Typically, development professionals do not have the background in the natural and health sciences they need to properly understand the complex forces affecting issues such as hunger and extreme poverty. The innovative M.P.A. in Development Practice, which started this fall, is meant to help change that.
This degree is the first of a network of Master’s in Development programs that will be established around the world, with generous support from the MacArthur Foundation. Earth Institute research associate John McArthur (CEO and executive director of Millennium Promise) and Jeffrey Sachs, director of the Earth Institute, gathered an international commission of experts and practitioners to lay the groundwork for an education program that will revolutionize the way development practitioners are trained.
The 24 students who started the program this fall are both eager and anxious at the same time, says Glenn Denning, the program’s new director. Being the first class is not easy—there are no graduates of the program whose example they can follow—but the students are rising to the challenge.
“Everyone I’ve met in this program so far has a certain spark,” says Denning. “They really want to make a difference out there in the developing world, wherever they come from. They are excited about making a contribution once they graduate.”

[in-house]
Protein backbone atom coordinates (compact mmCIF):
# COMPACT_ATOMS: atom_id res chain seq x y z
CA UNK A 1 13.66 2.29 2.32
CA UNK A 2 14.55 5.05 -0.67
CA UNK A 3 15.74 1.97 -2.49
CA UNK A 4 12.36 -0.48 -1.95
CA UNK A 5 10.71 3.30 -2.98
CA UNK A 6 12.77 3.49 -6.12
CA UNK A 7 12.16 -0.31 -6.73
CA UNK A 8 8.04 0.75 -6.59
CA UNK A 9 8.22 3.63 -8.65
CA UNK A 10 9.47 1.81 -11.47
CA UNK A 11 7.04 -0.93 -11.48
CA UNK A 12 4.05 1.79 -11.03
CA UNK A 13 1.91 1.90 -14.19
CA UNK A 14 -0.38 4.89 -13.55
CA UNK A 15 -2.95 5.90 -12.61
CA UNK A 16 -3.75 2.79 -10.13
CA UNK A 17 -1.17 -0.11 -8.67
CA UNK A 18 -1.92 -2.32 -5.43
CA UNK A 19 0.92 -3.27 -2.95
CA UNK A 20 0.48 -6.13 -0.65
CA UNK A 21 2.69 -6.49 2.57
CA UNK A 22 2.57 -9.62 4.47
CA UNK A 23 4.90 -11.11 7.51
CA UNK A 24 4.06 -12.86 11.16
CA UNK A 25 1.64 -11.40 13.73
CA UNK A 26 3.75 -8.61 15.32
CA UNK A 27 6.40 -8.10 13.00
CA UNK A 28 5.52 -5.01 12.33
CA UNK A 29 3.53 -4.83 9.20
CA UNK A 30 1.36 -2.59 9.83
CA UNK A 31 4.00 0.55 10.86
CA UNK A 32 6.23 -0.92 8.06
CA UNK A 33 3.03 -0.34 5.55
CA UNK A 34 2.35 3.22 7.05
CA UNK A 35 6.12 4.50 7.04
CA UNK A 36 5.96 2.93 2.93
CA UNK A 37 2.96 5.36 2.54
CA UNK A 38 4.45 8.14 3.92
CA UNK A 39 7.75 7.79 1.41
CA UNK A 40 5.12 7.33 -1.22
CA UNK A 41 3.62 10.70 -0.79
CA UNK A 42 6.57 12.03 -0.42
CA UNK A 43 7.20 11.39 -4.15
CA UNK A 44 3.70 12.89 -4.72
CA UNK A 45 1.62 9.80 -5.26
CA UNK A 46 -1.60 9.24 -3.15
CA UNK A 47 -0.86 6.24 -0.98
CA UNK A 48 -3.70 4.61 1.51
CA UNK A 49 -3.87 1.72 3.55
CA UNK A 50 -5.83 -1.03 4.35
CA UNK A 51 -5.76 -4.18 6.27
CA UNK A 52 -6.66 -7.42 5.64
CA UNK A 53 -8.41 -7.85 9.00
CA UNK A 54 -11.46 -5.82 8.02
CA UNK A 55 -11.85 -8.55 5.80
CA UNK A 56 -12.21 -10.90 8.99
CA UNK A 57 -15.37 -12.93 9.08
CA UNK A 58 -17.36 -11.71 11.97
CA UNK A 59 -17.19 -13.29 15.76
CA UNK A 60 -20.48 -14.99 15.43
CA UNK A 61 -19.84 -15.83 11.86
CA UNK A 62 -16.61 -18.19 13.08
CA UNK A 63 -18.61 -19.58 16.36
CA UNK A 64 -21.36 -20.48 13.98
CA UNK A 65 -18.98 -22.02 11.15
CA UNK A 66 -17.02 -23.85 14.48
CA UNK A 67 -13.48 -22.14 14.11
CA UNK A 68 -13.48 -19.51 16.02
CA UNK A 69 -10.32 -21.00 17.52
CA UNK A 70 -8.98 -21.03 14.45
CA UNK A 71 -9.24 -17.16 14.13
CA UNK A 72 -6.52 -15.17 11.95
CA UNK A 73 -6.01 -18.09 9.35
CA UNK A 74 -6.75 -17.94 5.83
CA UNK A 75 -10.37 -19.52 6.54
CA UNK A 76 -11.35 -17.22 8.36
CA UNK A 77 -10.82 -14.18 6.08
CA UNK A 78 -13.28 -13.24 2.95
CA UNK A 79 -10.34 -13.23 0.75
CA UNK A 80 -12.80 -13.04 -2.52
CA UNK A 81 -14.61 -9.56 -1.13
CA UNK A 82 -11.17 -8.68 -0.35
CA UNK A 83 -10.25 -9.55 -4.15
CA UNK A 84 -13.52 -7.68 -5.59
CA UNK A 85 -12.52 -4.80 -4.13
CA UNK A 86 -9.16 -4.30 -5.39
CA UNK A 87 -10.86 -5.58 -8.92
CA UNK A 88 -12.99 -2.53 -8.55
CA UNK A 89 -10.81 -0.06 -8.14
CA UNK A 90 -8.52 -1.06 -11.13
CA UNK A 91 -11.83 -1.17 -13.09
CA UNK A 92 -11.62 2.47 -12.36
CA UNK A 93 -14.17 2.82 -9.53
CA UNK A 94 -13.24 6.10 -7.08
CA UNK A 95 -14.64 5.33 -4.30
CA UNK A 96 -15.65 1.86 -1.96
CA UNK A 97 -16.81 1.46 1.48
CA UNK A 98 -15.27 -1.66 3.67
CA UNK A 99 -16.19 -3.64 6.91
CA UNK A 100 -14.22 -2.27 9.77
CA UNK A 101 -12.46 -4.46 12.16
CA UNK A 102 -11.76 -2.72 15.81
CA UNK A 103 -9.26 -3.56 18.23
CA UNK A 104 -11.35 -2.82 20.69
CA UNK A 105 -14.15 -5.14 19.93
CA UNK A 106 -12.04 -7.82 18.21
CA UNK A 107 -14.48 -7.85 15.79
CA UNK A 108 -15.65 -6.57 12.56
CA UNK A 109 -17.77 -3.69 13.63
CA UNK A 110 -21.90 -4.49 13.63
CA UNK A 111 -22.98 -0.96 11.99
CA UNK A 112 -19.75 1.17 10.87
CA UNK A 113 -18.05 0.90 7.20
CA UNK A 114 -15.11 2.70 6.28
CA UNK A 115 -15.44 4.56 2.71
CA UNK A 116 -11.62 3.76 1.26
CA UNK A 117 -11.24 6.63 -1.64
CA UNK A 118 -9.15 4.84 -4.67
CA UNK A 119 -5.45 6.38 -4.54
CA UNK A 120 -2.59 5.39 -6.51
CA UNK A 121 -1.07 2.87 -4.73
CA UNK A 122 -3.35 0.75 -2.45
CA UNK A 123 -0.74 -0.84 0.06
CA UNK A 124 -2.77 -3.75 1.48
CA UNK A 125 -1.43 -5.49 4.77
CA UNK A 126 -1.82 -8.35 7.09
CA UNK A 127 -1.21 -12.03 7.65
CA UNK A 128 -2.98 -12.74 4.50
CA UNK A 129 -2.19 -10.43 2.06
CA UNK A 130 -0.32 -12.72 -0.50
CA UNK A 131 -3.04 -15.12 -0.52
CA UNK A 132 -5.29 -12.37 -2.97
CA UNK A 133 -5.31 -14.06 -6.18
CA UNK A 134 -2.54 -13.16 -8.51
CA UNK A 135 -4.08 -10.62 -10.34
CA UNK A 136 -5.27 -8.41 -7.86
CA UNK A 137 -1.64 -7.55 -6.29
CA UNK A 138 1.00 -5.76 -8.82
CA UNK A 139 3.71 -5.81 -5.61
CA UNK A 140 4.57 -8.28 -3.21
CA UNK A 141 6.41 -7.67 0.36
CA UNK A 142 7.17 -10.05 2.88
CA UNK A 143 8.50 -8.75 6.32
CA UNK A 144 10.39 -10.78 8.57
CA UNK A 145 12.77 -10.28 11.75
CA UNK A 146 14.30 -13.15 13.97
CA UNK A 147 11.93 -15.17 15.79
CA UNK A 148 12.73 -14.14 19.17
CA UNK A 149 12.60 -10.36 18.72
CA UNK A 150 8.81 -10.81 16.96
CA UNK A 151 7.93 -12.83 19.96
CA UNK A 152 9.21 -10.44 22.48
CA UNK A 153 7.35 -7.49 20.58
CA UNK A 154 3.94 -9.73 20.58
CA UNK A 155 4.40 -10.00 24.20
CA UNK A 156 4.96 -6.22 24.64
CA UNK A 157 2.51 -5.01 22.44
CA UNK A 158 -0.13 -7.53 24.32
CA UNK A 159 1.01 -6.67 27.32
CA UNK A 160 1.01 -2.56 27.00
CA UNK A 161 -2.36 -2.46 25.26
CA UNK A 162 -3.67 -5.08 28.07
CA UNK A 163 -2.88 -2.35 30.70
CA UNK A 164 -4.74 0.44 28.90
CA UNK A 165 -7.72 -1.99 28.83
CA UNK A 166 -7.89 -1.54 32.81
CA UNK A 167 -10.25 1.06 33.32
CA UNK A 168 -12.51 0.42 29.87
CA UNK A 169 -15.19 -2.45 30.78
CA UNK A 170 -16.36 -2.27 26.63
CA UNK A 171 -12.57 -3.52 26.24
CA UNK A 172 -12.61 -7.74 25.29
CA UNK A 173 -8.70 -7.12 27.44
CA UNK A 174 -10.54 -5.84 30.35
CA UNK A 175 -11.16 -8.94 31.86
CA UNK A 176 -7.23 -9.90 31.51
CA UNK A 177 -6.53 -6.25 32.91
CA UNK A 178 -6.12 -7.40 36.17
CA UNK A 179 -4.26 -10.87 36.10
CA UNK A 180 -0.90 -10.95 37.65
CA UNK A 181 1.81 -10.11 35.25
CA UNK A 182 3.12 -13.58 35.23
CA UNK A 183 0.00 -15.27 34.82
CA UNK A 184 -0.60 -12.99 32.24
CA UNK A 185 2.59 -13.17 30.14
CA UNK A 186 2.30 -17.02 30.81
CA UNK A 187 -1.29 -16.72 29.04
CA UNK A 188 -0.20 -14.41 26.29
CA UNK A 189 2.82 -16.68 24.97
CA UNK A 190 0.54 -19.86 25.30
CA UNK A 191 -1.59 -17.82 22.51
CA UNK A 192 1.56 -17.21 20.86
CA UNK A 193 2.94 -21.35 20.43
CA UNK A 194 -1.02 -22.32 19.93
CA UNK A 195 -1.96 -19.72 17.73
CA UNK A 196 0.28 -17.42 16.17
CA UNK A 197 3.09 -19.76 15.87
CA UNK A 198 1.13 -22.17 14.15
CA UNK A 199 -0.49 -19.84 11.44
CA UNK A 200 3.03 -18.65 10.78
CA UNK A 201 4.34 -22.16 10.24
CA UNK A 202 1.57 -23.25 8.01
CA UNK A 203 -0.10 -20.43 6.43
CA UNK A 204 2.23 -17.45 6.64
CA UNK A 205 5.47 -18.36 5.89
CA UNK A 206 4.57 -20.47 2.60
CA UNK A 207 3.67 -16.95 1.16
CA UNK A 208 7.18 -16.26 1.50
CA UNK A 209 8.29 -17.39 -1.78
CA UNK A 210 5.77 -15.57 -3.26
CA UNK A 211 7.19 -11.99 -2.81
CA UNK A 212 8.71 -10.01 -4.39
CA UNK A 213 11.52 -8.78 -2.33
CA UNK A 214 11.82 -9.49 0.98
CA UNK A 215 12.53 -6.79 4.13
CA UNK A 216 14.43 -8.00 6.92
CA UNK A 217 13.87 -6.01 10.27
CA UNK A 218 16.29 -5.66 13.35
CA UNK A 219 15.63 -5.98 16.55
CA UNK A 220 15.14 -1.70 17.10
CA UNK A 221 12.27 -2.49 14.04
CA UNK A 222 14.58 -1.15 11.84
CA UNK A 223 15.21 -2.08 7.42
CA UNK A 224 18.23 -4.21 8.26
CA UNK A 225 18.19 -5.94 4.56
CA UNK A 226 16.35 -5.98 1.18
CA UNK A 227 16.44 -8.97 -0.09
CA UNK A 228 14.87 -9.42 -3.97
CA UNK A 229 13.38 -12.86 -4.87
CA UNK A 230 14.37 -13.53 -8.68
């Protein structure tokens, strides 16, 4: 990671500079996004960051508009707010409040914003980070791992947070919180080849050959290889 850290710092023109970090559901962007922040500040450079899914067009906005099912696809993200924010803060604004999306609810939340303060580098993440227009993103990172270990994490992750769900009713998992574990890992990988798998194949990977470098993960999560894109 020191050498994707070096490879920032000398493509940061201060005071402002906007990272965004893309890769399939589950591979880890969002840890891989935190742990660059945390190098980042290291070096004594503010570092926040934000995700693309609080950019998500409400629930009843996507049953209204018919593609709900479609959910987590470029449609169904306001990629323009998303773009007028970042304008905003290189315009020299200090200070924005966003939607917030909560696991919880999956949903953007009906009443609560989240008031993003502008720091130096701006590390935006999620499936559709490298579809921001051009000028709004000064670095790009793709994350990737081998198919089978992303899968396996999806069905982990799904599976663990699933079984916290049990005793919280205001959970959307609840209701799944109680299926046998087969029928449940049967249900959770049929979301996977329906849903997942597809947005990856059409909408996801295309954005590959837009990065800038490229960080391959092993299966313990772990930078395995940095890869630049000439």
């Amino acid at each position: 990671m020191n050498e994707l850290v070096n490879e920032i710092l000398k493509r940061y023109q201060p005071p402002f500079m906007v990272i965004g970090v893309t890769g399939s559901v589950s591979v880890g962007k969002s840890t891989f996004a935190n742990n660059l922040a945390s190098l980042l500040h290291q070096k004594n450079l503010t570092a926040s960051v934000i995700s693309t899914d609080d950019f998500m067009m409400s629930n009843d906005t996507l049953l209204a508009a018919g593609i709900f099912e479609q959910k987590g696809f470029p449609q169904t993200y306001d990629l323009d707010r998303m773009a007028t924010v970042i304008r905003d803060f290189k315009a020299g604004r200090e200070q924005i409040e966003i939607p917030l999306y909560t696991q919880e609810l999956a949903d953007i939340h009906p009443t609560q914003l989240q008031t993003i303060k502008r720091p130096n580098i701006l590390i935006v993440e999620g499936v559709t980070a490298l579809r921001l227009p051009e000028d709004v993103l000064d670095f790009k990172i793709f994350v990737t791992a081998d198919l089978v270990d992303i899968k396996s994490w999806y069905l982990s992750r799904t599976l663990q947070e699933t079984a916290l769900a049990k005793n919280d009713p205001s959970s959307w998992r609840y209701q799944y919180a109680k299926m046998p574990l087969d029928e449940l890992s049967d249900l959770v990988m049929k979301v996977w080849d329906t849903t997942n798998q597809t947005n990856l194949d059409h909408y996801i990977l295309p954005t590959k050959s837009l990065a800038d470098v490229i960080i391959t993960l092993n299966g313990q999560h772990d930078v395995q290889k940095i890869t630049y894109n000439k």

The goal of the program is to give its students more than background knowledge and interesting theories. “The way we’re going to do it is to bring students into direct contact with very experienced people who’ve done development work in the field and at policy levels for many years,” says Denning.
“So students are going to get firsthand observations and practical lessons from people who have really been in the field,” says Denning. “These are not just academics. These are people who have, over many years, learned what works and what doesn’t work and what are some of the challenges and approaches to designing and implementing programs in difficult areas.” Denning himself is a veteran practitioner of development work. Before becoming director of the degree program, he managed the Earth Institute’s Millennium Development Goals center in Kenya, which supports the work of the Millennium Villages project.
One of the main features of the program is the Global Classroom, an interactive series of lectures that allows classes to participate from around the world in real time. Students enrolled in the M.P.A. are also taking courses this semester in economics, food systems, public health and management. During the summer between their first and second years, they will be offered opportunities to work in the Millennium Villages in Africa to experience firsthand how to effectively practice sustainable development.
“Most of the students come with some kind of development experience,” says Denning. “But none of them have really had this opportunity to pursue this multidisciplinary, cross-sectoral approach that is unique to the Millennium Villages project. And out of that, they’ll understand the importance of a holistic practical approach to sustainable development.”